Over the weekend, 25 teams from all over the world were pitted against in each in DARPA Robotics Challenge, a competition designed to encourage—with $3.5 million dollars in cash prizes—the creation of rescue robots that could go into disaster areas too dangerous for humans, such as the site of the Fukushima nuclear reactors shortly after the meltdown.
“This is the end of the DARPA Robotics Challenge but only the beginning of a future in which robots can work alongside people to reduce the toll of disasters,” Defense Advanced Research Projects Agency, DARPA, Director Arati Prabhakar said in a statement.
The robots were tasked with navigating an obstacle course and performing the usual mundane duties one might find in a rescue mission: driving a car, walking over debris, opening a valve, and cutting a hole in a wall.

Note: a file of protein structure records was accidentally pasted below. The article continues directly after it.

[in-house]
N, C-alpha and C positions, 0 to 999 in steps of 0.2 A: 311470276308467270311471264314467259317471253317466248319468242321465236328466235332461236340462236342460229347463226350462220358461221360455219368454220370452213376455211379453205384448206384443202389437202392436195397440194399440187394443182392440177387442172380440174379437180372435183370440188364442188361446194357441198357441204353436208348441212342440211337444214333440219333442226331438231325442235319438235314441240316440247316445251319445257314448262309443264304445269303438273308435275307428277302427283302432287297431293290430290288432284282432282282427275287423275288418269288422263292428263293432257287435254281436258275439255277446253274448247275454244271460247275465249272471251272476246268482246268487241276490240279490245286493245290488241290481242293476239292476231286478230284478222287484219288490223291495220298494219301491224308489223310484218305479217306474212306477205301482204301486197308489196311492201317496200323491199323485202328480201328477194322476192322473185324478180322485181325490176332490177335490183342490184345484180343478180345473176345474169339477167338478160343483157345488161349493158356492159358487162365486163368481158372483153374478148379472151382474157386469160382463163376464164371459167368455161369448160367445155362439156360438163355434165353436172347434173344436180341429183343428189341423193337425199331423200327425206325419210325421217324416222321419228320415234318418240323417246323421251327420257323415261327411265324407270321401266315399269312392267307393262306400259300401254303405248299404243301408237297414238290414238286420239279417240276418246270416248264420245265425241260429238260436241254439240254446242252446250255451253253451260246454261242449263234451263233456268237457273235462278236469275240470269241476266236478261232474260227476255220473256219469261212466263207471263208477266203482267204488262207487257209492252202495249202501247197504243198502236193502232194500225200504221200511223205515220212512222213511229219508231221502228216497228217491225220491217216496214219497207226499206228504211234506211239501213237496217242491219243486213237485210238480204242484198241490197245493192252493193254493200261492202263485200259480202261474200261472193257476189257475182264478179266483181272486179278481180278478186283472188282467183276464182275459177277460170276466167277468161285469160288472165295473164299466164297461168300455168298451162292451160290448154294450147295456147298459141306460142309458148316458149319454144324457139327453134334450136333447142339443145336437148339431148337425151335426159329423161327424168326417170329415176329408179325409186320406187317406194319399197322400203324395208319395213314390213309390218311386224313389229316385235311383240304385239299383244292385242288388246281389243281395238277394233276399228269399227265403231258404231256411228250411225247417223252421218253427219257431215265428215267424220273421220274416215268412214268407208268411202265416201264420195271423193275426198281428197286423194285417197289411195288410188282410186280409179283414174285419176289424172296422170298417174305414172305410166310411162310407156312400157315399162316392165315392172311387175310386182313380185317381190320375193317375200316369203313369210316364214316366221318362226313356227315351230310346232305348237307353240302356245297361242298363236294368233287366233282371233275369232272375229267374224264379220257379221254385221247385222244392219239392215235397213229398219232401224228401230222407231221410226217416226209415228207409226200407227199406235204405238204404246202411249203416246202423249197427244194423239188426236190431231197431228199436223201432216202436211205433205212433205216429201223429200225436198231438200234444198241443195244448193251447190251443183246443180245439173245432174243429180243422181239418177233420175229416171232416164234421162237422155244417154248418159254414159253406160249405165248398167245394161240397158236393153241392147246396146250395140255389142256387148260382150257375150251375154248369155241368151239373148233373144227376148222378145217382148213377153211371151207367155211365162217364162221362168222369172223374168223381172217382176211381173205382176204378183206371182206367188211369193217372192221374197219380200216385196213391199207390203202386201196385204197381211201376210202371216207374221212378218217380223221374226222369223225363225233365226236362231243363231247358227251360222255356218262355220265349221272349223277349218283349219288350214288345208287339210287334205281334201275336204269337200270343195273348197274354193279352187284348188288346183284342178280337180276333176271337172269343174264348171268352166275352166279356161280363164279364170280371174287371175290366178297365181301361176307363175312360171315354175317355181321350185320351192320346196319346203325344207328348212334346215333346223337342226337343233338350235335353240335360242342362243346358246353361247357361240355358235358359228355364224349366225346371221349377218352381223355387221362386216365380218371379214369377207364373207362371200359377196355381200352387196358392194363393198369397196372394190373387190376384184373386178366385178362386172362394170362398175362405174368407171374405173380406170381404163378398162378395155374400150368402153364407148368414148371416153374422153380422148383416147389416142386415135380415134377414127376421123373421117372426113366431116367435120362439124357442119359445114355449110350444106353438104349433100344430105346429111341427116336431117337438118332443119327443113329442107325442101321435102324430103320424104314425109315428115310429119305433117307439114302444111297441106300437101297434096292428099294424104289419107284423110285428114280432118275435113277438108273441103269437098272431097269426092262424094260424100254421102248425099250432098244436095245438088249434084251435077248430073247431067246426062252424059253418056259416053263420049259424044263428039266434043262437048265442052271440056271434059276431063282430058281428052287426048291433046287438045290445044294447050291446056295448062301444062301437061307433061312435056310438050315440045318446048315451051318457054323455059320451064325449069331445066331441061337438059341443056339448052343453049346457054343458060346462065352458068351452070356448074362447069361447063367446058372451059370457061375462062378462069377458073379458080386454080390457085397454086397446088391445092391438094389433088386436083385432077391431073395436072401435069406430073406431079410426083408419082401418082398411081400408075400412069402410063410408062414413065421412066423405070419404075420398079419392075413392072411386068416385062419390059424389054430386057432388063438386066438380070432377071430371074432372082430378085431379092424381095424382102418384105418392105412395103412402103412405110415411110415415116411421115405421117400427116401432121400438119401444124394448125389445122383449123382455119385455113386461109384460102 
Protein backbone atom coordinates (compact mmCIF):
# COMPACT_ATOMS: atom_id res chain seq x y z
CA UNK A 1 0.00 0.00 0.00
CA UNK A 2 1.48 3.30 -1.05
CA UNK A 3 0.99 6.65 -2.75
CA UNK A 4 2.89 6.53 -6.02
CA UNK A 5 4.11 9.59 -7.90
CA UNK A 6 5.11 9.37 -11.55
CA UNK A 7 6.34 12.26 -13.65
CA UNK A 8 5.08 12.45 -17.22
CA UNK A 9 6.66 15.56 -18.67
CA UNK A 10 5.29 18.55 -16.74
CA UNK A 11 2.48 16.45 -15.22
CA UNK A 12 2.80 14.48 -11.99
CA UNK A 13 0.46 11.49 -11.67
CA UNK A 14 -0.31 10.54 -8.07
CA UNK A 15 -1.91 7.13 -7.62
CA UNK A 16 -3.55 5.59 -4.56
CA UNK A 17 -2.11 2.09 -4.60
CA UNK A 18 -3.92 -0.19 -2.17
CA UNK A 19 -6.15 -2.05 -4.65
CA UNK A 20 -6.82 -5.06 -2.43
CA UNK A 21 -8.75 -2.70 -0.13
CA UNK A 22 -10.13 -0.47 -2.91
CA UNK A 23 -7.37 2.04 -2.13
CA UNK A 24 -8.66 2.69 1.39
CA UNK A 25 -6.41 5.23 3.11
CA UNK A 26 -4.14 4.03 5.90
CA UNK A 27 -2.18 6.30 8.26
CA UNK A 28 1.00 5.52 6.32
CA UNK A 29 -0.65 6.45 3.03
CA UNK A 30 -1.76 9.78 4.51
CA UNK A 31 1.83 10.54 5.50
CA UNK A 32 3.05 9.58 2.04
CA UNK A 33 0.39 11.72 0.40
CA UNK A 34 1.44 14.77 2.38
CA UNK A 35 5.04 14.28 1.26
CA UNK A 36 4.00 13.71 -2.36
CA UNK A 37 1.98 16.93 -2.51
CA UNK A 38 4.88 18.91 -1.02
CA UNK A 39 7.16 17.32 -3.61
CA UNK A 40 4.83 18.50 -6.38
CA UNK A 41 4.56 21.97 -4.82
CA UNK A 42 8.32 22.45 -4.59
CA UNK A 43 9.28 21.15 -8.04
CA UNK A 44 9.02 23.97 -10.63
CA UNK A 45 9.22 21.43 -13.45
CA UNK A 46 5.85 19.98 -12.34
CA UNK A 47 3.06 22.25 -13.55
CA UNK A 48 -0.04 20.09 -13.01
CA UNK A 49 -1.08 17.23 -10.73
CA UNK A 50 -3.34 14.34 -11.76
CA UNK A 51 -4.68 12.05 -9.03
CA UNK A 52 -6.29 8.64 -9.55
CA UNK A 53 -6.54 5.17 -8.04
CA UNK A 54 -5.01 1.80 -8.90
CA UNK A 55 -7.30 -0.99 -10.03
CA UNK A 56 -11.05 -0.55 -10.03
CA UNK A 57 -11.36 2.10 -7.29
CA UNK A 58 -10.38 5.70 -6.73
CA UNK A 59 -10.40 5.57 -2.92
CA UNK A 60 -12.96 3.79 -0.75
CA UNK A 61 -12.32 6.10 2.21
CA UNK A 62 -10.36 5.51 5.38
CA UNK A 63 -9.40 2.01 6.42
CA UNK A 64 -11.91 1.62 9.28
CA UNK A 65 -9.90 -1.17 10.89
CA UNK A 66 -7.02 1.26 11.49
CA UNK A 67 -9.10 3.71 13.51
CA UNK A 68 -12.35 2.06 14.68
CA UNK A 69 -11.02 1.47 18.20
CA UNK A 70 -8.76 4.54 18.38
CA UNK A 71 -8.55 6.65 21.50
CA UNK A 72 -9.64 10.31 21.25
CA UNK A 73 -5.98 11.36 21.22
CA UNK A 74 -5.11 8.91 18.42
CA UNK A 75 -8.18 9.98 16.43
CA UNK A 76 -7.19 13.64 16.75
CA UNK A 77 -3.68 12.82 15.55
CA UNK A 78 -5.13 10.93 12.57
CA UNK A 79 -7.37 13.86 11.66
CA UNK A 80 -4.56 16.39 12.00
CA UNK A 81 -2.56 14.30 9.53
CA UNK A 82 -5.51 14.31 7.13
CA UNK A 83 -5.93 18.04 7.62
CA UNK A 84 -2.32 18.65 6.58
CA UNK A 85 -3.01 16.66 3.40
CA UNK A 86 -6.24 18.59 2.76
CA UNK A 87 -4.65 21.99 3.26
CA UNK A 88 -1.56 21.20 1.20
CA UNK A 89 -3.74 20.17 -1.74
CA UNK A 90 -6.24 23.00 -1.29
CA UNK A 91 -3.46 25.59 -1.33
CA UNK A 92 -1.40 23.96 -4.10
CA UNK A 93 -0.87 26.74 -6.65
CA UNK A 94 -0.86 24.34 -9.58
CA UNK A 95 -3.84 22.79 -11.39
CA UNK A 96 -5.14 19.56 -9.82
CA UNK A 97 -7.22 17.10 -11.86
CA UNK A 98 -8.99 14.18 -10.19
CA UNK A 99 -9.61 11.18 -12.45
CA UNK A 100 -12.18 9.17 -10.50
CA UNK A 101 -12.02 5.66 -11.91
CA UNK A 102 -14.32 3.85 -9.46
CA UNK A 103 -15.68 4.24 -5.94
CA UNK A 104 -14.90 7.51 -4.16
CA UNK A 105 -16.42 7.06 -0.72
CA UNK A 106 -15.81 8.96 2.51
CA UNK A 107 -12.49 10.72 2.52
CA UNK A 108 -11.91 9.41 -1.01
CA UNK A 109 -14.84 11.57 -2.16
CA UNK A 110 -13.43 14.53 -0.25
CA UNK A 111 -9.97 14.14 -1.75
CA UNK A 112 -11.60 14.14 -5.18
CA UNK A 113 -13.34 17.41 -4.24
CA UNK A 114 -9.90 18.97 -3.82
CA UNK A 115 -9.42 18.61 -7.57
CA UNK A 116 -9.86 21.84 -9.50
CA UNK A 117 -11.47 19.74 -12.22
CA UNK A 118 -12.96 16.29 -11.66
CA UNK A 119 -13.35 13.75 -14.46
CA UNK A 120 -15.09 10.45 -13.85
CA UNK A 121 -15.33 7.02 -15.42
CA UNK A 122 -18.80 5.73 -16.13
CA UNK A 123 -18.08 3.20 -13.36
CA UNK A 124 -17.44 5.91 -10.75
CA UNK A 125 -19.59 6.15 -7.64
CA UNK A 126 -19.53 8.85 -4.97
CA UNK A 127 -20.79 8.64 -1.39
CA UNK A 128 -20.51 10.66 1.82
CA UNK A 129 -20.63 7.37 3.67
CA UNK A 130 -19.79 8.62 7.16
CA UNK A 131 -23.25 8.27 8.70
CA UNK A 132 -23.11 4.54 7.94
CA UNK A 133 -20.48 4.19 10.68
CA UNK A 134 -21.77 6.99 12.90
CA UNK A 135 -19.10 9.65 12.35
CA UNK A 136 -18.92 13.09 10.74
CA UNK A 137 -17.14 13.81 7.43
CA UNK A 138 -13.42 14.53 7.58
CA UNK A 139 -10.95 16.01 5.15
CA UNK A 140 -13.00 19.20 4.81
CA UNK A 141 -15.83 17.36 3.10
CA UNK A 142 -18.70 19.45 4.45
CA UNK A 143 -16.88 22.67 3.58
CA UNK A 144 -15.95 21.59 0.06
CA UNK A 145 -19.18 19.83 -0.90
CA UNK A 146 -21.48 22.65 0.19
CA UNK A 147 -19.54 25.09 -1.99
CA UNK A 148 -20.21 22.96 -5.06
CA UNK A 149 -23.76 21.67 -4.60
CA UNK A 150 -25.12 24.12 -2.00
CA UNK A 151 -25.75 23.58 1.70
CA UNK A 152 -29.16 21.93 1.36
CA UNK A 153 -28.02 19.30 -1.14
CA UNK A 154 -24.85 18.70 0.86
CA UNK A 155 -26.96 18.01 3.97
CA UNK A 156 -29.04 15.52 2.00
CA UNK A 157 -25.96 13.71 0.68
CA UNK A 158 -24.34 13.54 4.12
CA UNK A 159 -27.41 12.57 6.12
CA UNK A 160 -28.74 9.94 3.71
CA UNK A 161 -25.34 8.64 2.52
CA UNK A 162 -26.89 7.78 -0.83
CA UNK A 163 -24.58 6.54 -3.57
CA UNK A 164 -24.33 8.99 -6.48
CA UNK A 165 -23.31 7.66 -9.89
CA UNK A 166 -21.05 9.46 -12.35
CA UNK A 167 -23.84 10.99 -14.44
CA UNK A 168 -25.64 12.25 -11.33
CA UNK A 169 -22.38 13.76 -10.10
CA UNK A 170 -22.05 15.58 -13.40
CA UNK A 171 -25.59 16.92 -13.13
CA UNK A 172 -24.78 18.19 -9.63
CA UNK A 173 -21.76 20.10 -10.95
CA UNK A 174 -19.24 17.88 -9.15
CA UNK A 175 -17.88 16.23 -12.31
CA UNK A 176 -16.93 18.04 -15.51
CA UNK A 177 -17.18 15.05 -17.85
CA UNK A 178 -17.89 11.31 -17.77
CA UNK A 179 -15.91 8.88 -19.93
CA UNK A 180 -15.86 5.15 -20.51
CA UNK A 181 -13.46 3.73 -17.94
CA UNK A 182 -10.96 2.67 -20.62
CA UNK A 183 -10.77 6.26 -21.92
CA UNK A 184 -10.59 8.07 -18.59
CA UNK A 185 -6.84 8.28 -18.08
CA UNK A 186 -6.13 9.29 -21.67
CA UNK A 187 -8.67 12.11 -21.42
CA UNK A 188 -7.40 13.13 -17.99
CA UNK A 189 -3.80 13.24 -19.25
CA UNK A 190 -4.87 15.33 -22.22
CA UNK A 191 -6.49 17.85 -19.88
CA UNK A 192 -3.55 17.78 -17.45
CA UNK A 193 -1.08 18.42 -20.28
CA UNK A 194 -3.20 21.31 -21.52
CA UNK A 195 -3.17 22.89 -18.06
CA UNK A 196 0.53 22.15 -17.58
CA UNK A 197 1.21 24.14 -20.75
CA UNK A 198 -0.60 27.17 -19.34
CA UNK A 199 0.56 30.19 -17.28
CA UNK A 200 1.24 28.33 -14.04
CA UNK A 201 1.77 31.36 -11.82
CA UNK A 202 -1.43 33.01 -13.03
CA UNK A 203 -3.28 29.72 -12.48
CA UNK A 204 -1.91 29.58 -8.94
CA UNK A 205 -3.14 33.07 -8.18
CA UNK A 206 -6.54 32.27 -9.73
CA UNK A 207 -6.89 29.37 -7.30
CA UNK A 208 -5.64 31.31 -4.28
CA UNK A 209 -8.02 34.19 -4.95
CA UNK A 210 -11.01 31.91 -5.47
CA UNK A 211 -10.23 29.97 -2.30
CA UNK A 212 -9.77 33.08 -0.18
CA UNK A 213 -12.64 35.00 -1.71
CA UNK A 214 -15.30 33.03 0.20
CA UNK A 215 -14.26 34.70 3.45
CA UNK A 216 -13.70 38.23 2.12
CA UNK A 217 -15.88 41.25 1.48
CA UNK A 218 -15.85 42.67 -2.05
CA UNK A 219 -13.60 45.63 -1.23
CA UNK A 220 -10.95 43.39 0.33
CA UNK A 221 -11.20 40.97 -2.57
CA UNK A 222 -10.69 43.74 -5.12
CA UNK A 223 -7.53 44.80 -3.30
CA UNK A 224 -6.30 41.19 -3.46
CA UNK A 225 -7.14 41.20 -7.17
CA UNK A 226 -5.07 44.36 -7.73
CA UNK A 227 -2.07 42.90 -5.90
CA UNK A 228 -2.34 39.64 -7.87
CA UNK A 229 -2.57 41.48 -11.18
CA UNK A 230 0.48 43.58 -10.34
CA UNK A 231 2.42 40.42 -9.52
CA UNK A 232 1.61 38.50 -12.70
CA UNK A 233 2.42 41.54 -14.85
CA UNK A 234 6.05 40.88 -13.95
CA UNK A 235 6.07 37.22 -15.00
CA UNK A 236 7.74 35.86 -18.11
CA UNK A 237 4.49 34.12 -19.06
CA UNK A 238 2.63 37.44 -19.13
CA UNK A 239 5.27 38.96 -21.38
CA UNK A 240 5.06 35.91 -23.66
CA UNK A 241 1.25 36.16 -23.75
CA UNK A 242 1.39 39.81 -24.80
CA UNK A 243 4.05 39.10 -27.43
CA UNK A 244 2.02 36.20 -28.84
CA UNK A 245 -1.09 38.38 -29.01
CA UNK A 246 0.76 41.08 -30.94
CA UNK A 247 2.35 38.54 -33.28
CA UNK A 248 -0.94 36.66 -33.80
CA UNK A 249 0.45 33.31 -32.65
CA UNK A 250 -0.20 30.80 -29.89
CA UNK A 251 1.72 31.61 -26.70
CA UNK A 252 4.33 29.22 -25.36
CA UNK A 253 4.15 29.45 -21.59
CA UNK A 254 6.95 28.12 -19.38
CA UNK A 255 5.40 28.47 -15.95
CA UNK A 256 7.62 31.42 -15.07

The robot designed by Team KAIST, the Korea Advanced Institute of Science and Technology, won the challenge and the $2 million dollar first-prize, completing the obstacle course in 44 minutes, 28 seconds.
Of the 25 robots, only 3 were able to complete all 8 tasks, with the majority failing to perform more than half, and four teams did not accomplish even one—they were too busy falling down.
“These robots are big and made of lots of metal and you might assume people seeing them would be filled with fear and anxiety,” DARPA program manager Gill Pratt said in a statement. “But we heard groans of sympathy when those robots fell.”
With the world growing ever more anxious about the existential threat of artificial intelligence and the rise of killer robots, the montage of awkward robots who can barely walk are a warm reminder that the machine apocalypse is, at the earliest, still decades away.